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Austin, TX, United States

Hong F.,Materials and Pavements Section | Chen D.-H.,Materials and Pavements Section | Mikhail M.M.,Materials and Pavements Section
Transportation Research Record | Year: 2010

Recycled asphalt pavement (RAP) has been increasingly used in flexible pavement construction and rehabilitation. Laboratory and in-place evaluation of the performance of RAP and hot-mix asphalt (HMA) produced with RAP is necessary to the successful use of RAP. Extensive research work has been reported with a focus on laboratory tests of RAP materials. But comprehensive evaluation of the long-term in-service pavement performance with RAP is still at its early stage. In this study, the Texas Specific Pavement Studies Category 5 experimental sections from the Long-Term Pavement Performance program provide an opportunity to investigate the in situ performance of HMA with RAP based on about 16 years of data. In the underlying flexible pavement rehabilitation project, the factorial design includes surface preparation, material, and thickness factors. In particular, a relatively high percentage of RAP, with a content of 35% by weight, was adopted in the asphalt overlay. An in-depth investigation of the pavement performance involving two typical distresses, ride quality and transverse cracking and rutting, is conducted. Compared with sections without RAP (HMA with virgin materials), sections with RAP demonstrated higher cracking amount, less rut depth, and similar roughness change over time. The overall evaluation revealed that a well-designed mix with 35% RAP could perform as satisfactorily as that produced with virgin materials to meet the in-service performance requirement.

Huang Y.,Materials and Pavements Section | Copenhaver T.,Materials and Pavements Section | Hempel P.,Materials and Pavements Section | Mikhail M.,Materials and Pavements Section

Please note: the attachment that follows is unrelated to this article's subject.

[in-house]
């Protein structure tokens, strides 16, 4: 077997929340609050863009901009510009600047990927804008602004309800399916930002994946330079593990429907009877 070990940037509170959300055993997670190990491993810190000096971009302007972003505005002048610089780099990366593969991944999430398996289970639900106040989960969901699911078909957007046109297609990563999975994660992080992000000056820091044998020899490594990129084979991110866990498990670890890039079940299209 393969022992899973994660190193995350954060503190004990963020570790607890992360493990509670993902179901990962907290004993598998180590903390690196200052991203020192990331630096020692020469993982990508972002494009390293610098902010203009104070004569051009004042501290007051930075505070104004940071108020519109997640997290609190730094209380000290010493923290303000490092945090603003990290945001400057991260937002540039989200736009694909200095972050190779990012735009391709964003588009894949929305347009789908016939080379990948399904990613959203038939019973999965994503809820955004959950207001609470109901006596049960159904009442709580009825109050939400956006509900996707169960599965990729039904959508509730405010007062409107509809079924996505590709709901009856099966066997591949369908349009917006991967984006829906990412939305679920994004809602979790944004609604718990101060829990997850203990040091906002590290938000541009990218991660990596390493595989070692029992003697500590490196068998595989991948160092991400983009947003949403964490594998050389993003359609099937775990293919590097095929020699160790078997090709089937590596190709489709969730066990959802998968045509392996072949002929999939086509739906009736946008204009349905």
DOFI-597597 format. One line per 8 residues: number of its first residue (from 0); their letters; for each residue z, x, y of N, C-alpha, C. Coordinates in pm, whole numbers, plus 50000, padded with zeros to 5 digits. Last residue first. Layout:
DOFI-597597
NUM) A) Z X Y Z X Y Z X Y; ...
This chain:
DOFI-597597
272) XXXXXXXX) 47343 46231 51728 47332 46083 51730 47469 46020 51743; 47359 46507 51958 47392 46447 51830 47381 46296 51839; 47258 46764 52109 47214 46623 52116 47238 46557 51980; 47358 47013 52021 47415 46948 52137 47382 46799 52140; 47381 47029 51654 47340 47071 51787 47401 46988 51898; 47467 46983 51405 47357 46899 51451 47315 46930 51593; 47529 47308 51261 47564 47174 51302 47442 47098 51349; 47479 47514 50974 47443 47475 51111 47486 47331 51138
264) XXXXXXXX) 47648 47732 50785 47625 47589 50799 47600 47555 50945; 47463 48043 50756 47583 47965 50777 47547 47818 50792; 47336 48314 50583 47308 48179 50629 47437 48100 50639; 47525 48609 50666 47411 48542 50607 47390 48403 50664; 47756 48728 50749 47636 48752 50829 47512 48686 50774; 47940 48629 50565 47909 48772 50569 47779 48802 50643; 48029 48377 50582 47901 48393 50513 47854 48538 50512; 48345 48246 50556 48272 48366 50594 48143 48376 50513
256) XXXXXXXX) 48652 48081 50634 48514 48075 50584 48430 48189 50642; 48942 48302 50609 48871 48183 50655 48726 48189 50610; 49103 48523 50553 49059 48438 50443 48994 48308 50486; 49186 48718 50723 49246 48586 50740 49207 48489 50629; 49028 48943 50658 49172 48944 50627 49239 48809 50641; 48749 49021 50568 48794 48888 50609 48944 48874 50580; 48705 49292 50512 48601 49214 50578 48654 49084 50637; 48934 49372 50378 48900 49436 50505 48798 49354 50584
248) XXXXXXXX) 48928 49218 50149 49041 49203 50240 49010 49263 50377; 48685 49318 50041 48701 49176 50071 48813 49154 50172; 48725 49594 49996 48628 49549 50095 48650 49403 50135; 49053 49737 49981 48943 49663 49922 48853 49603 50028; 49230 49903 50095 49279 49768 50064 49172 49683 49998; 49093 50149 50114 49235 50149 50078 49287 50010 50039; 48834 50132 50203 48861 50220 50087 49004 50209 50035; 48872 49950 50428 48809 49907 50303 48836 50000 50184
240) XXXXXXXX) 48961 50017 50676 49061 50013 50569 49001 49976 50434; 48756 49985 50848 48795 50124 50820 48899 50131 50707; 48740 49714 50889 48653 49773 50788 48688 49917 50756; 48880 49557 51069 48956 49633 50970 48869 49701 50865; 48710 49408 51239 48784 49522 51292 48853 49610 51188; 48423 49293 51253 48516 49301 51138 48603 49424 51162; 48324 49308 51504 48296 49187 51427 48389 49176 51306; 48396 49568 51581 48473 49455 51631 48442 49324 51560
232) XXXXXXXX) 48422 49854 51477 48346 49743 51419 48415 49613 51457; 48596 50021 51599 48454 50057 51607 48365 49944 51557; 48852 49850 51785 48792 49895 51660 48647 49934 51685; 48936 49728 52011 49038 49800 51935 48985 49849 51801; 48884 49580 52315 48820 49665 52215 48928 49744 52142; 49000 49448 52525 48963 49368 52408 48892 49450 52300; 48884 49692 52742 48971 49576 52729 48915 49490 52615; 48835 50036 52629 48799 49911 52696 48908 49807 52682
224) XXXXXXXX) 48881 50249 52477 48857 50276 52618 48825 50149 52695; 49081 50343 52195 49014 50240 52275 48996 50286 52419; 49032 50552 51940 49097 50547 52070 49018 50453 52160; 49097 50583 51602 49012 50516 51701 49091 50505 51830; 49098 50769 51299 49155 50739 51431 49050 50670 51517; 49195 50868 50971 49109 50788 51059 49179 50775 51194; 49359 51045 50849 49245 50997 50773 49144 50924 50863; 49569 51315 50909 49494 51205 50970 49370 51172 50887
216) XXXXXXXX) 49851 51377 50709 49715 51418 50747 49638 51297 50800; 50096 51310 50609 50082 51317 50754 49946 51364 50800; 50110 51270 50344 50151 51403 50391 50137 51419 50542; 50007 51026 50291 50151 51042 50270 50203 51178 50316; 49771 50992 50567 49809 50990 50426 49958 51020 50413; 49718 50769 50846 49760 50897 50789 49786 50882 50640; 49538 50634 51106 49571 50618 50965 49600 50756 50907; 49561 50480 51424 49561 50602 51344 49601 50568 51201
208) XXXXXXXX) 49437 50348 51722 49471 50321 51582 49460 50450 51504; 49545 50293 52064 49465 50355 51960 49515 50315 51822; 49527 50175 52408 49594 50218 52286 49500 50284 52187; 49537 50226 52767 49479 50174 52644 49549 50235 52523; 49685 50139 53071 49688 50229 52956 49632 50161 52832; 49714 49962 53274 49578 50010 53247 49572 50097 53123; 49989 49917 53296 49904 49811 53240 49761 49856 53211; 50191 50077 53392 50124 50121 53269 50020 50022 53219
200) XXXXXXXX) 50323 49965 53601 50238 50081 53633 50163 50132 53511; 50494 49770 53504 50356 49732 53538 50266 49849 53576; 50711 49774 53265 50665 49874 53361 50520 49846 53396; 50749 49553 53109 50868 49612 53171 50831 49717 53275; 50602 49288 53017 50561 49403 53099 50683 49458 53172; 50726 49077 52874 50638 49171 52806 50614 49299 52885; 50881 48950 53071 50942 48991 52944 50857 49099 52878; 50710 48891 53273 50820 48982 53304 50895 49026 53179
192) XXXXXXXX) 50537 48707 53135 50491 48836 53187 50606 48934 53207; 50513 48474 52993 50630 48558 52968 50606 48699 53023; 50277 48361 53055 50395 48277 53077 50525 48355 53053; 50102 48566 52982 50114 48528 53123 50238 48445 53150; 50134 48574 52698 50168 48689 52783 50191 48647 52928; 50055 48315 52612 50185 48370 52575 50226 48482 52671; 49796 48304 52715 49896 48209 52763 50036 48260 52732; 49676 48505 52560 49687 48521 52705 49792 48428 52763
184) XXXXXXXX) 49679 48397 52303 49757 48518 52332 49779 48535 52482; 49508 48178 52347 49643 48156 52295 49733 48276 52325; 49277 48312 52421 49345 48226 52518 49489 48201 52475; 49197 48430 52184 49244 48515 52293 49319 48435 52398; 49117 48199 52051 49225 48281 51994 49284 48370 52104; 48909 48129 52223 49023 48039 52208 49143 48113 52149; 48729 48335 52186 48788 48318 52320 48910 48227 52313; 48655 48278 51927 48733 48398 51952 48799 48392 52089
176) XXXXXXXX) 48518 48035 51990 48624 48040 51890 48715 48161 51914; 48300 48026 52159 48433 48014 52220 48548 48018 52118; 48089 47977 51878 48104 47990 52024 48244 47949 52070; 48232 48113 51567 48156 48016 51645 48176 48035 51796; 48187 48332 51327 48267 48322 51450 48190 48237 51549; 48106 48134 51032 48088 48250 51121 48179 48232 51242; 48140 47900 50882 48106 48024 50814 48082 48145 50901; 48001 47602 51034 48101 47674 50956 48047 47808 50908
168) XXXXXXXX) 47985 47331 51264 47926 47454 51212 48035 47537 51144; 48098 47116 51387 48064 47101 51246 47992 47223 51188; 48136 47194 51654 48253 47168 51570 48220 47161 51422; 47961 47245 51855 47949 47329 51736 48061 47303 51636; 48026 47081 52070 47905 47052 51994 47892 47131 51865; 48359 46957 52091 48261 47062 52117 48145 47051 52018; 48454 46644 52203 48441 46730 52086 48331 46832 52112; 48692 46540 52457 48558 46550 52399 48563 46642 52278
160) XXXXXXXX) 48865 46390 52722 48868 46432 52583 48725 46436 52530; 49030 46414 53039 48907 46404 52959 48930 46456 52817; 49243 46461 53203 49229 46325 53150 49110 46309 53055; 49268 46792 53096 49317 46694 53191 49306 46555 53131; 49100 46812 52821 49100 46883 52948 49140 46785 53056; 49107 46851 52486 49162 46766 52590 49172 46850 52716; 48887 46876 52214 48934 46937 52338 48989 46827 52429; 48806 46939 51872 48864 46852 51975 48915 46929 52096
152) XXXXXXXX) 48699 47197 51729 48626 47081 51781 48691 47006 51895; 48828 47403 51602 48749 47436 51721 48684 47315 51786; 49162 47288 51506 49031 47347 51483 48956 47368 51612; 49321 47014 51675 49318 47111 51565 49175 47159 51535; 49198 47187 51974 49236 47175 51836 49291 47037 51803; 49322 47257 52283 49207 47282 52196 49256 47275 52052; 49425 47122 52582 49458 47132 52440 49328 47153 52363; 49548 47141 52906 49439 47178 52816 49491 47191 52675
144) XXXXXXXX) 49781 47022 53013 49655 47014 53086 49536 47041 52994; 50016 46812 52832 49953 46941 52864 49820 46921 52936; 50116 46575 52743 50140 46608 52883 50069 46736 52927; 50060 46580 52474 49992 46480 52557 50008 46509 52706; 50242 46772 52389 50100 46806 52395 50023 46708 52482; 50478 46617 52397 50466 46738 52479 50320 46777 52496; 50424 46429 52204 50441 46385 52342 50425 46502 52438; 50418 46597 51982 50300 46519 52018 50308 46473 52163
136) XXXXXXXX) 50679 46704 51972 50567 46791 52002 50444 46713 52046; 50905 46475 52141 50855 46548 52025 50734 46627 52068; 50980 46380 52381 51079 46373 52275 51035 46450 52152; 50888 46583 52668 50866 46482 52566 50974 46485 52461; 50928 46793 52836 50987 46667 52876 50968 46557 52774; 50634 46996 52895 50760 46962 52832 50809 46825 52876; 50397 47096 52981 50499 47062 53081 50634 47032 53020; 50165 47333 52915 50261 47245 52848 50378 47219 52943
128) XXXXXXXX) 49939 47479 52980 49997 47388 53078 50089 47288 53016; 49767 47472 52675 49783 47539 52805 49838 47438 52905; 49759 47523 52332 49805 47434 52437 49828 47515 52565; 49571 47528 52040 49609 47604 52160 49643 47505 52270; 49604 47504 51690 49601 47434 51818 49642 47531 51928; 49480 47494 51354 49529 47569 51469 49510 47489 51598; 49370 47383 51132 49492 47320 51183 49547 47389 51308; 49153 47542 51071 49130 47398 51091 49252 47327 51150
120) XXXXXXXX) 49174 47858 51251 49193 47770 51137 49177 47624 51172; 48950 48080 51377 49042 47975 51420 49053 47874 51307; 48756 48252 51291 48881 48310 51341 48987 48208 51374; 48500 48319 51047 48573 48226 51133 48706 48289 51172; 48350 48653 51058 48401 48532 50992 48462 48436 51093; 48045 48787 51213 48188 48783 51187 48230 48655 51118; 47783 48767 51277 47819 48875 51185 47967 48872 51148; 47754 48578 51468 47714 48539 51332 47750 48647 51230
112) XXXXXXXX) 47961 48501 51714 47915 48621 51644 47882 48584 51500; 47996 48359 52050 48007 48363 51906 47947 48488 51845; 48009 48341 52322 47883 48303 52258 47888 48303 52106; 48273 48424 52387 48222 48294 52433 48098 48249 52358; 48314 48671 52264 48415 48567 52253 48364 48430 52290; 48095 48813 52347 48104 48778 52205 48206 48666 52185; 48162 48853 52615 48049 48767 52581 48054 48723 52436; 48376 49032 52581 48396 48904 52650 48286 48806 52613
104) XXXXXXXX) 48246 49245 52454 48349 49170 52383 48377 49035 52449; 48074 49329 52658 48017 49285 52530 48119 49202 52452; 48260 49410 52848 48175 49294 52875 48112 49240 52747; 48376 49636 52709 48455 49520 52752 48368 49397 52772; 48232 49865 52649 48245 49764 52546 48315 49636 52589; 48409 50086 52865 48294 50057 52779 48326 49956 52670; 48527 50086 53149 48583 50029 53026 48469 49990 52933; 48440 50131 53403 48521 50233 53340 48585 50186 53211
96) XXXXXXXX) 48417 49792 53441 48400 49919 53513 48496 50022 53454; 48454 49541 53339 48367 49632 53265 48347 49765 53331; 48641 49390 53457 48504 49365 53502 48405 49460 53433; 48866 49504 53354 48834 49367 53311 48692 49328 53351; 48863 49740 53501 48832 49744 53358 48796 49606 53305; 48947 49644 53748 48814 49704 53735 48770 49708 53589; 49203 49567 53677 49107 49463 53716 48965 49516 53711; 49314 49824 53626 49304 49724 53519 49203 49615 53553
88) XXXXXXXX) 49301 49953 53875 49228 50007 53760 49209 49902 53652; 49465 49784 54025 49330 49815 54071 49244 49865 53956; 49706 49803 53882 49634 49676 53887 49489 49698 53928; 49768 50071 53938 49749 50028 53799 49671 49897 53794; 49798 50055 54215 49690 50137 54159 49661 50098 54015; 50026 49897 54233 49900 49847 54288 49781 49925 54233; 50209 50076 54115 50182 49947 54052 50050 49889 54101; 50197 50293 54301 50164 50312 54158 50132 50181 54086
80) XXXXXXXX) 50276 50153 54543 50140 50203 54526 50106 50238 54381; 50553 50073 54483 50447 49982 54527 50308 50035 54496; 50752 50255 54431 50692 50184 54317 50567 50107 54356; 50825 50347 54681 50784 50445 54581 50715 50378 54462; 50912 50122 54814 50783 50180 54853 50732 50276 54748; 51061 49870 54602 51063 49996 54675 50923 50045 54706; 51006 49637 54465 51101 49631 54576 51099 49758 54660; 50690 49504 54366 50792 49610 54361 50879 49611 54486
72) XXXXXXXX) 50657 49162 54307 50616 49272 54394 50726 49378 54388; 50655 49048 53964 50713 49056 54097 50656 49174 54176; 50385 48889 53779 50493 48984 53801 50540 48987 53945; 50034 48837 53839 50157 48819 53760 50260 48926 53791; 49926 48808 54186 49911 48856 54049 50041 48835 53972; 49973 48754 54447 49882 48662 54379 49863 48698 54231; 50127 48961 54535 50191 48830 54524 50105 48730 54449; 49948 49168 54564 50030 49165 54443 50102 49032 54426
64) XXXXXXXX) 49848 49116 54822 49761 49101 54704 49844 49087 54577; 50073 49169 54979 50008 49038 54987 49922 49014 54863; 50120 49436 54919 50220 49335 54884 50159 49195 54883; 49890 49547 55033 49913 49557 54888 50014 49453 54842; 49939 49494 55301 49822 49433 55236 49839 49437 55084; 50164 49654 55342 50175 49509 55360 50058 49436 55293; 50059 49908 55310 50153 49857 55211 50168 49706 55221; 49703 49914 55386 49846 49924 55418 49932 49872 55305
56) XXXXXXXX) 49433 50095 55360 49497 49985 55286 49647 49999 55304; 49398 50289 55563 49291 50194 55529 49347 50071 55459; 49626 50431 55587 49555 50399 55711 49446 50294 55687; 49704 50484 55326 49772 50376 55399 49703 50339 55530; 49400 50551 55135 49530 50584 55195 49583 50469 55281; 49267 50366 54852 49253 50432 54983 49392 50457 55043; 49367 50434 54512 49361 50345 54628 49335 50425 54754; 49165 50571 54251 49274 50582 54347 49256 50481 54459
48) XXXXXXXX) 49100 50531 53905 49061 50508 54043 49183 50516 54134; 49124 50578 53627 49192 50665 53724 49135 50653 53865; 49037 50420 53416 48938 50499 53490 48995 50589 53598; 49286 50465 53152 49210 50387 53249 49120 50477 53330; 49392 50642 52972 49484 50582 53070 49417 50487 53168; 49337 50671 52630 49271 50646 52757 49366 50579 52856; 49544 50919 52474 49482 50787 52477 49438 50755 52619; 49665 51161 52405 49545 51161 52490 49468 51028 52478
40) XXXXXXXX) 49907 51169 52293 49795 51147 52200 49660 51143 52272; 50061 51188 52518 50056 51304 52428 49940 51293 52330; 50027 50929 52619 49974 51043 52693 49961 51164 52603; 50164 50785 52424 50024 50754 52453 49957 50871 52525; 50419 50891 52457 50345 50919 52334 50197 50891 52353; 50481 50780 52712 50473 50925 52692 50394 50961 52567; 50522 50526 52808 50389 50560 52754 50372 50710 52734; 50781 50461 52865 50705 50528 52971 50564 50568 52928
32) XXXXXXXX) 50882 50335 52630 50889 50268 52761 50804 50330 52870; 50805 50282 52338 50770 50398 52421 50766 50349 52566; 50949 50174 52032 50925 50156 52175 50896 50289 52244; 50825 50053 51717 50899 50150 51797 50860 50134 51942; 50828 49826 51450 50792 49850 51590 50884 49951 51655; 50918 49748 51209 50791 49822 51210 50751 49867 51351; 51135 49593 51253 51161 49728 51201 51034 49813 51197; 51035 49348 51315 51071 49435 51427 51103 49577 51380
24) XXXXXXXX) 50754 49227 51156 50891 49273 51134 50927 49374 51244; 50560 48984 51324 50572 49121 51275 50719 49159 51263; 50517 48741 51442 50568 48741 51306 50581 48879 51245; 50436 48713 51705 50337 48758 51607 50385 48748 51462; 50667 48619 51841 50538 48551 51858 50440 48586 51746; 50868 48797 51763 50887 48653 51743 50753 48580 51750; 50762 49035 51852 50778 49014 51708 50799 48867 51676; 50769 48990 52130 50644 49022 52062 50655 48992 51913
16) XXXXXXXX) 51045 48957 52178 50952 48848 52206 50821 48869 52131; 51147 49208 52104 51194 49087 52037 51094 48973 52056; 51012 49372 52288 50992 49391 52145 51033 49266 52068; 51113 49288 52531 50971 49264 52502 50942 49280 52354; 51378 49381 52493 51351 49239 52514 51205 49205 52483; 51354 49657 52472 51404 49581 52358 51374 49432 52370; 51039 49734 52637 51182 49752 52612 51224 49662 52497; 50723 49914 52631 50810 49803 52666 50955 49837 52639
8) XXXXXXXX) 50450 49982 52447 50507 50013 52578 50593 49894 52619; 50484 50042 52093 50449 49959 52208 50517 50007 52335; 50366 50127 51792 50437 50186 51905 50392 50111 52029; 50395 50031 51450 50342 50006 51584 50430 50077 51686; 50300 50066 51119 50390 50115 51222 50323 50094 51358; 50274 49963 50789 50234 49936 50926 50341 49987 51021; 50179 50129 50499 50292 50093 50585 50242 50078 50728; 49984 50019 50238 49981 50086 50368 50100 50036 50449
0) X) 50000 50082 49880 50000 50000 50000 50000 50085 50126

Transportation Research Record | Year: 2013

Pavement texture is an important indicator of road serviceability. Pavement texture is directly linked to pavement and tire skid resistance and to traffic safety for the public. Therefore, most transportation agencies require texture data for their pavement management information systems. Current methods for measuring pavement texture that use high-speed distance sensors or three-dimensional line scan devices have shown limitations for data stability. Problems caused by vehicle vibration, bad data from optical sensors, and, most important, speed dependency related to the sensor sampling time or exposure time either make the texture results unreliable or reveal noticeable errors. The influence of speed on network-level texture data collection was studied, and a high-speed, high-precision three-dimensional texture system was developed. The experiment confirmed that improper selection of a sensor with large exposure time would result in speed dependency on measured texture data. Because the system developed in the study adopted a very small exposure time for each sampling, it could produce accurate texture data that are largely independent of vehicle speed.

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